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TIES THAT TETHER
September 29, 2020
Azere moved from Nigeria to Canada fifteen years ago after her father died. Before she left with her mother and younger sister, she promised her father she would never forget her Nigerian roots and would marry an Edo man. Over the years, she has kept her promise. She’s only dated Nigerian men, and she’s always been the good daughter who does what her mother tells her to do.
Until one night, she doesn’t. After meeting a good-looking Italian named Rafael in a bar, Azere surprises herself by sleeping with him only hours later. Their connection with each other is strong, but Azere knows the relationship can’t go any further since Rafael is white. She leaves early in the morning and tries to put the (fantastic) experience out of her mind. Flash forward a month, and Azere is shocked when her boss introduces her to the newest employee… her gorgeous former-beau, Rafael—and unfortunately for them both, their connection is still strong. Azere knows that pursuing Rafael in any meaningful way will disappoint and anger her mother, but Azere can’t seem to help herself. Now she’s in over her head and has to decide—will she choose her family or her relationship?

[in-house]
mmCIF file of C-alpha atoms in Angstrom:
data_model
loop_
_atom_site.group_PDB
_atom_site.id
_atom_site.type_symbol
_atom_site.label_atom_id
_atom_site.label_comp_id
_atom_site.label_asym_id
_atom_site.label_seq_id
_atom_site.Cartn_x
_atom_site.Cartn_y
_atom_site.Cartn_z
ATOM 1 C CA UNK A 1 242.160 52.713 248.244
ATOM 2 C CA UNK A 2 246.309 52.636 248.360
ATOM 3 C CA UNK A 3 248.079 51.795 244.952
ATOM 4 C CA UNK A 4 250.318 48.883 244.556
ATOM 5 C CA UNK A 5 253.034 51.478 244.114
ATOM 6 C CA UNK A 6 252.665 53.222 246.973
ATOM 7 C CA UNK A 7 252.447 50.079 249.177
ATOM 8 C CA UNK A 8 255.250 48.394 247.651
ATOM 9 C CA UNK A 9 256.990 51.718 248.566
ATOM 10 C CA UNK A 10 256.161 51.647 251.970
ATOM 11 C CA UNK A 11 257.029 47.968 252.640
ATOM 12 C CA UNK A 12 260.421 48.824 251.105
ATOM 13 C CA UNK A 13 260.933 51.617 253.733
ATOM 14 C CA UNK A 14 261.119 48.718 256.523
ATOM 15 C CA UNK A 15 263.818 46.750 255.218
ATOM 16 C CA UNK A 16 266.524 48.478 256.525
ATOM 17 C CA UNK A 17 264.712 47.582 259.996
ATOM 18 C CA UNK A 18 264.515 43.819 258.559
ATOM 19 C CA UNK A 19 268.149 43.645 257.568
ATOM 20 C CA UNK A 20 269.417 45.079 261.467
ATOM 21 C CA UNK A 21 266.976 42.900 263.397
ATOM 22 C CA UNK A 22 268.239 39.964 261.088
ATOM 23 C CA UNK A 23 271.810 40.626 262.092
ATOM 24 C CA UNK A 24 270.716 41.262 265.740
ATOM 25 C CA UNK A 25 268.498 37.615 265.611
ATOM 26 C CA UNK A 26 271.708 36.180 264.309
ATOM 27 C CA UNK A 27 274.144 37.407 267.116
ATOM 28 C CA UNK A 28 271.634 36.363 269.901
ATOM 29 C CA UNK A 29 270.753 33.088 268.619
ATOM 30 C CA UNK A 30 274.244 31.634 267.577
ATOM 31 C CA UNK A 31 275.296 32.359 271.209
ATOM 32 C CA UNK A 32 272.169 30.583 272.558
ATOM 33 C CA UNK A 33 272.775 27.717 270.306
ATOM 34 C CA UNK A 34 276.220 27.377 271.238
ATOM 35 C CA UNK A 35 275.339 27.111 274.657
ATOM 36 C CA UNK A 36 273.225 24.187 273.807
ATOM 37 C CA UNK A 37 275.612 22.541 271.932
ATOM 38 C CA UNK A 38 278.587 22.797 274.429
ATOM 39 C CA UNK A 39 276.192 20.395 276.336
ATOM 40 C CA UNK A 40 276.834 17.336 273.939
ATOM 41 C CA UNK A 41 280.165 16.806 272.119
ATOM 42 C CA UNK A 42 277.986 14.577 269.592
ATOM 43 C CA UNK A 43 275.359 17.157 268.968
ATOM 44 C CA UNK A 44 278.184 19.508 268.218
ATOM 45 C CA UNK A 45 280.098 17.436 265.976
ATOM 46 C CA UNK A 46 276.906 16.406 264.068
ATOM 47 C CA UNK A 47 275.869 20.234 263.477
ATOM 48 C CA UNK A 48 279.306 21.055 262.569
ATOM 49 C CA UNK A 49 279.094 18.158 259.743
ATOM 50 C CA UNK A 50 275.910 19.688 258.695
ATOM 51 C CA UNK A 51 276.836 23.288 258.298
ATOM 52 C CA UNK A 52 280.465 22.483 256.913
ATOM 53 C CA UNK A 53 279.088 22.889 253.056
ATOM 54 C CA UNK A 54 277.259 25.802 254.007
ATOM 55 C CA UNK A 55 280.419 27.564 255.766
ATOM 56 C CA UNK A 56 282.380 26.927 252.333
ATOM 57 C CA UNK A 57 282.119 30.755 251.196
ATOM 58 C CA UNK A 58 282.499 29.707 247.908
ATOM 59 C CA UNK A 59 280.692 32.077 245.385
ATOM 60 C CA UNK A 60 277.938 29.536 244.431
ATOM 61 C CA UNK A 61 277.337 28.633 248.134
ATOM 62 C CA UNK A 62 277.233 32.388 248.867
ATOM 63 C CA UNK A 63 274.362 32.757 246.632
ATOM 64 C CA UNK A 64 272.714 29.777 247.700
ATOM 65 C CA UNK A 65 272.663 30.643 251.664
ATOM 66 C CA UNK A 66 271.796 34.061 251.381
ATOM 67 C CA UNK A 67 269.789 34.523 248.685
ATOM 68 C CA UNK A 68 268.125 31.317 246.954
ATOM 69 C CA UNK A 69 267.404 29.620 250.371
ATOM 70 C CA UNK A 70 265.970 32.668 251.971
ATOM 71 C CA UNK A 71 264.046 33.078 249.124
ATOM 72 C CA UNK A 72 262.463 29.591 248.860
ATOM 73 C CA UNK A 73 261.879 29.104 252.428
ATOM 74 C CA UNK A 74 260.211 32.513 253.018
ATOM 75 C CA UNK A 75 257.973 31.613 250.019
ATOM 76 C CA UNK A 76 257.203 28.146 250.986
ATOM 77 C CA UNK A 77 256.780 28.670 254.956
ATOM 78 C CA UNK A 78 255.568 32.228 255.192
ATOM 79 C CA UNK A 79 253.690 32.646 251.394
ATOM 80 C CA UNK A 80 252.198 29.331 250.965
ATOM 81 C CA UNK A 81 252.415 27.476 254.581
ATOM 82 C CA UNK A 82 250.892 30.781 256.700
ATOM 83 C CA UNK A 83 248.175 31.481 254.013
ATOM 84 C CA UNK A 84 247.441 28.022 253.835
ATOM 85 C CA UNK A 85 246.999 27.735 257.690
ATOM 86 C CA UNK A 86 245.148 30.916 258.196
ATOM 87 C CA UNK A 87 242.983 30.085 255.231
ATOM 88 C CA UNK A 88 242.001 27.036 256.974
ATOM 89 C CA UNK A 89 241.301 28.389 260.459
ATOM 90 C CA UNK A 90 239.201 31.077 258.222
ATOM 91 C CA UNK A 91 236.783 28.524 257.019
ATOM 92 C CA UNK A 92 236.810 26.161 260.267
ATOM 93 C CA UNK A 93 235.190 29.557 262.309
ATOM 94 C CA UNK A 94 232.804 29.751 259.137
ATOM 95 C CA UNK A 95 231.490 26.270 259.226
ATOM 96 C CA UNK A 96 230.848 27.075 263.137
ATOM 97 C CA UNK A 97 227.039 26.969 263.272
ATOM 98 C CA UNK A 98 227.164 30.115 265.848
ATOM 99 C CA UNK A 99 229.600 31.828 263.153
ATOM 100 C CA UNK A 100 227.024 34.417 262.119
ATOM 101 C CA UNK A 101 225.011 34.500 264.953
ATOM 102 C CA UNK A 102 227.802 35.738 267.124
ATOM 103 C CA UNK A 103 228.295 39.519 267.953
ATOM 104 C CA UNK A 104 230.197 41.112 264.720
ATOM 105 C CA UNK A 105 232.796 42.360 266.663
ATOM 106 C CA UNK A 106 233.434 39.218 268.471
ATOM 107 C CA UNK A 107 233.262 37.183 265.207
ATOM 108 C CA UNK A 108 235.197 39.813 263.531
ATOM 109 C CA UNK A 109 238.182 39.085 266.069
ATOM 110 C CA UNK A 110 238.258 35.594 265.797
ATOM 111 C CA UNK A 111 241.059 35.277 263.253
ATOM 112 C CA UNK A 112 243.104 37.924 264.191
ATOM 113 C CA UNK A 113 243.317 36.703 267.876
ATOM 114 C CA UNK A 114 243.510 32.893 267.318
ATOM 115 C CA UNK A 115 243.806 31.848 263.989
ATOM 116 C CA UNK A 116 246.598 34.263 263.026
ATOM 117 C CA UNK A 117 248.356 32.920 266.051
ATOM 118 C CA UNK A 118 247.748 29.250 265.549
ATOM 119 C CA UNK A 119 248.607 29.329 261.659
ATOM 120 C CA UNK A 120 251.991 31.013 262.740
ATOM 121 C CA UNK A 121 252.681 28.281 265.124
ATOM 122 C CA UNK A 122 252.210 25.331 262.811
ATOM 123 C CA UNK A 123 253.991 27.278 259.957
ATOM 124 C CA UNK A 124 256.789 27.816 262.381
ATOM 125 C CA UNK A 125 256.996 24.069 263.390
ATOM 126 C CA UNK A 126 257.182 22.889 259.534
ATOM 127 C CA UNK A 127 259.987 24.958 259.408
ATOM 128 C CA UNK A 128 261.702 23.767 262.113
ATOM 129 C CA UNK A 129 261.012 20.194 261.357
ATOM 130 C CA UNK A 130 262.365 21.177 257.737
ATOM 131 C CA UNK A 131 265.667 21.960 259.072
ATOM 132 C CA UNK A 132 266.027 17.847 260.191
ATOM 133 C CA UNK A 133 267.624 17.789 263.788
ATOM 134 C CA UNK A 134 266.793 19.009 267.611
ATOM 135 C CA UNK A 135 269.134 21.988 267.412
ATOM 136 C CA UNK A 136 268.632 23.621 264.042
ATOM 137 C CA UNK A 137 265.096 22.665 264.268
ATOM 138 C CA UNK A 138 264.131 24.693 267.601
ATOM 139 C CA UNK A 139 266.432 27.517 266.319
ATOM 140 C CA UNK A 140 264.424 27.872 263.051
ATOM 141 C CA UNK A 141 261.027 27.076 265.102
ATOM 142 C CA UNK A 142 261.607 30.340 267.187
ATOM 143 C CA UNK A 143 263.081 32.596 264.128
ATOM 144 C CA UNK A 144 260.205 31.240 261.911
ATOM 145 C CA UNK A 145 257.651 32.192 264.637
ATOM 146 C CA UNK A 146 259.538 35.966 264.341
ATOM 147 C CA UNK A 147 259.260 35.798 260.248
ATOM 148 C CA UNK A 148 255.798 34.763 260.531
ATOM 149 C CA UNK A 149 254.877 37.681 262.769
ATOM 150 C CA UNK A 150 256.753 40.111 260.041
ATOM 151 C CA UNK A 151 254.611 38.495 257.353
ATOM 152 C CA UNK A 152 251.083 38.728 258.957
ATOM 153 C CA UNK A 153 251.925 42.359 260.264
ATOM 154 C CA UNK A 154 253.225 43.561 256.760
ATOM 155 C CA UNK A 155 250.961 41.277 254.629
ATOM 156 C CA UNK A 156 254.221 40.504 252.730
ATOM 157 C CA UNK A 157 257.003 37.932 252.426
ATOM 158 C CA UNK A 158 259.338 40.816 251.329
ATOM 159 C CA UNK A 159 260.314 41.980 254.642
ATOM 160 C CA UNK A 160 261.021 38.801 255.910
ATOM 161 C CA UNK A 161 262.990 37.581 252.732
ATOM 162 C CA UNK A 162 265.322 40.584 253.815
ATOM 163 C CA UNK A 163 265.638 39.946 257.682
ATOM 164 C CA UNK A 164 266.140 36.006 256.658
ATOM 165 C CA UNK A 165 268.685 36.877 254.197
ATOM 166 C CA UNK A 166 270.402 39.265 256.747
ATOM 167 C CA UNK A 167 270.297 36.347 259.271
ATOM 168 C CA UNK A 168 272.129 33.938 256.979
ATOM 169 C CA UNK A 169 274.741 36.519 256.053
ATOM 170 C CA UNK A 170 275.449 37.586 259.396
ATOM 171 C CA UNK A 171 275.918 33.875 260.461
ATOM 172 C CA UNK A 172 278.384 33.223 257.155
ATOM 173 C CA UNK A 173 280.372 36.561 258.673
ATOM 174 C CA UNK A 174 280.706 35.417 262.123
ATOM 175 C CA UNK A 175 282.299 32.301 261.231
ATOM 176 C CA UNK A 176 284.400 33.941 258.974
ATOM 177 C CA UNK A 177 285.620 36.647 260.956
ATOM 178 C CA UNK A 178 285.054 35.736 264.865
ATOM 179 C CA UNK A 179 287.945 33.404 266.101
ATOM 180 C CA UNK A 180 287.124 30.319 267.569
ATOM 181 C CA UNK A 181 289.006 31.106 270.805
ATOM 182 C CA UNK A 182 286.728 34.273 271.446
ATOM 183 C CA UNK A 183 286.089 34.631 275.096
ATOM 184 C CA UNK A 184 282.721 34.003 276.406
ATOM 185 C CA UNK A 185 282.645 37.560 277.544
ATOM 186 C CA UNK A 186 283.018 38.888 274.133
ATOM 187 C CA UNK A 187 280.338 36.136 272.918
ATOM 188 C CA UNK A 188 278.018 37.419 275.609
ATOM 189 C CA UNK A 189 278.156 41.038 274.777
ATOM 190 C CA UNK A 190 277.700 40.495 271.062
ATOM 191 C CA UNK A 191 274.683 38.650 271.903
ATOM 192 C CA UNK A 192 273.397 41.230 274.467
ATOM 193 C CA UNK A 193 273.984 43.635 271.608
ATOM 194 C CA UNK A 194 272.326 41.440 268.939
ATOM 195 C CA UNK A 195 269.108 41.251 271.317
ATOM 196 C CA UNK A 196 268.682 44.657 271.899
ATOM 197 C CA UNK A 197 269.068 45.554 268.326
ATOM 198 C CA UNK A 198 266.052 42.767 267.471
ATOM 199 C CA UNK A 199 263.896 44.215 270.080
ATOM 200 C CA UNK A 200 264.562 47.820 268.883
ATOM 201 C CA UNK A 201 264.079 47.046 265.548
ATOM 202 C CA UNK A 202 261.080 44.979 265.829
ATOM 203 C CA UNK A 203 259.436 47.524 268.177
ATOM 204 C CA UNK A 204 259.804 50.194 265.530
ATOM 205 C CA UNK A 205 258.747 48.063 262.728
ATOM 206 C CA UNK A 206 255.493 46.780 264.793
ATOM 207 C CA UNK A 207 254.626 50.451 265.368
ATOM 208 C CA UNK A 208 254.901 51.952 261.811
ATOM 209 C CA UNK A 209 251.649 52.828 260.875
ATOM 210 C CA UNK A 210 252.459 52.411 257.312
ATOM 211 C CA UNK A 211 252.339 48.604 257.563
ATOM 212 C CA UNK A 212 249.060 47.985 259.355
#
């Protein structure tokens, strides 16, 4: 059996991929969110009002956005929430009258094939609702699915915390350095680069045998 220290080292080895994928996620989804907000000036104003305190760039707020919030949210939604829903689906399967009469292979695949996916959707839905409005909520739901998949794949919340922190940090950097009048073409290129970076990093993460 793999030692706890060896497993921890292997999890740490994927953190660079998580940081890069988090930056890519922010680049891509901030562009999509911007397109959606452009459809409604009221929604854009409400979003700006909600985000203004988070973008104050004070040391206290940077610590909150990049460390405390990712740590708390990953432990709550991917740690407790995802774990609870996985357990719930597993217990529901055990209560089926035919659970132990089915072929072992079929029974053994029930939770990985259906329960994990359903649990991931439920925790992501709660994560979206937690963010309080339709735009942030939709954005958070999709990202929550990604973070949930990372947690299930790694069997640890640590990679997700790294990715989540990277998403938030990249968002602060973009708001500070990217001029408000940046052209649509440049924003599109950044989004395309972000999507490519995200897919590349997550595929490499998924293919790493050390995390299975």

There’s a lot to love about this debut romance from Jane Igharo. It’s refreshing to see a Nigerian main character who is successful, kind, smart, well-off, loyal to her family, and great at her job. If I can be completely honest, it feels like a giant step forward to read a mainstream novel that doesn’t portray an African woman as poor, broken, and living in a sad dusty hut surrounded by malnourished children. Azere is a fully-formed character who is proud of her culture but who is never a caricature of that culture. It was easy for me to relate to her.
I also appreciate that a good portion of the novel (over half) focuses on what happens after Azere makes the choice to pursue her relationship with Rafael. Even though this is a love story with a happy ending, Azere has to go through hell to get there. She has to navigate some pretty tough real-world complications and consequences. It gave the story more depth and believability, and it made me more invested in the outcome.
My only minor gripe is that I absolutely hate how one character’s birth experience is depicted in the story. I don’t know why authors feel like they always, always, have to create drama around labor and delivery, but they do. It’s like every woman has to have crazy complications and near-death experiences. Guys, I’ve had three kids. Yes, it’s painful and intense, but it’s not that bad. Most of the time, it’s a NBD situation. Can we just cool it a bit with the theatrics?
Even so, Ties That Tether is a solid, unique book that deserves all the attention it’s getting. Definitely worth a read.
Thank you to Berkley and Net Galley for the ARC!